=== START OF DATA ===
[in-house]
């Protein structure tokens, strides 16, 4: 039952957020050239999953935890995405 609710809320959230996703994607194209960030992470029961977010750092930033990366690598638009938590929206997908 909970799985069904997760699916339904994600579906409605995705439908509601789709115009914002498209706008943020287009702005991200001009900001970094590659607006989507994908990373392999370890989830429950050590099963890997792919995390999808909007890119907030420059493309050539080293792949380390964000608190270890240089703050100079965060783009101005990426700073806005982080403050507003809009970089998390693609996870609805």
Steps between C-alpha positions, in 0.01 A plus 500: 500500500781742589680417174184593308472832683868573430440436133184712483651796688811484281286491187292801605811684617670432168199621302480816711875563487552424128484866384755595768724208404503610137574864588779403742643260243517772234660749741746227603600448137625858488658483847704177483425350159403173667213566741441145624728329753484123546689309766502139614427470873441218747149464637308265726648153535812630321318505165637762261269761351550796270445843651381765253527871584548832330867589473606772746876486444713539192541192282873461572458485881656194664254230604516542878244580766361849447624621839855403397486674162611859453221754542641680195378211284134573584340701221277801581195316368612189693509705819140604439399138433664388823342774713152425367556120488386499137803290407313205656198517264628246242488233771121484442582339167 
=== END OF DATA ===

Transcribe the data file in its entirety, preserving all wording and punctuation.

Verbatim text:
[in-house]
């Protein structure tokens, strides 16, 4: 039952957020050239999953935890995405 609710809320959230996703994607194209960030992470029961977010750092930033990366690598638009938590929206997908 909970799985069904997760699916339904994600579906409605995705439908509601789709115009914002498209706008943020287009702005991200001009900001970094590659607006989507994908990373392999370890989830429950050590099963890997792919995390999808909007890119907030420059493309050539080293792949380390964000608190270890240089703050100079965060783009101005990426700073806005982080403050507003809009970089998390693609996870609805």
Steps between C-alpha positions, in 0.01 A plus 500: 500500500781742589680417174184593308472832683868573430440436133184712483651796688811484281286491187292801605811684617670432168199621302480816711875563487552424128484866384755595768724208404503610137574864588779403742643260243517772234660749741746227603600448137625858488658483847704177483425350159403173667213566741441145624728329753484123546689309766502139614427470873441218747149464637308265726648153535812630321318505165637762261269761351550796270445843651381765253527871584548832330867589473606772746876486444713539192541192282873461572458485881656194664254230604516542878244580766361849447624621839855403397486674162611859453221754542641680195378211284134573584340701221277801581195316368612189693509705819140604439399138433664388823342774713152425367556120488386499137803290407313205656198517264628246242488233771121484442582339167 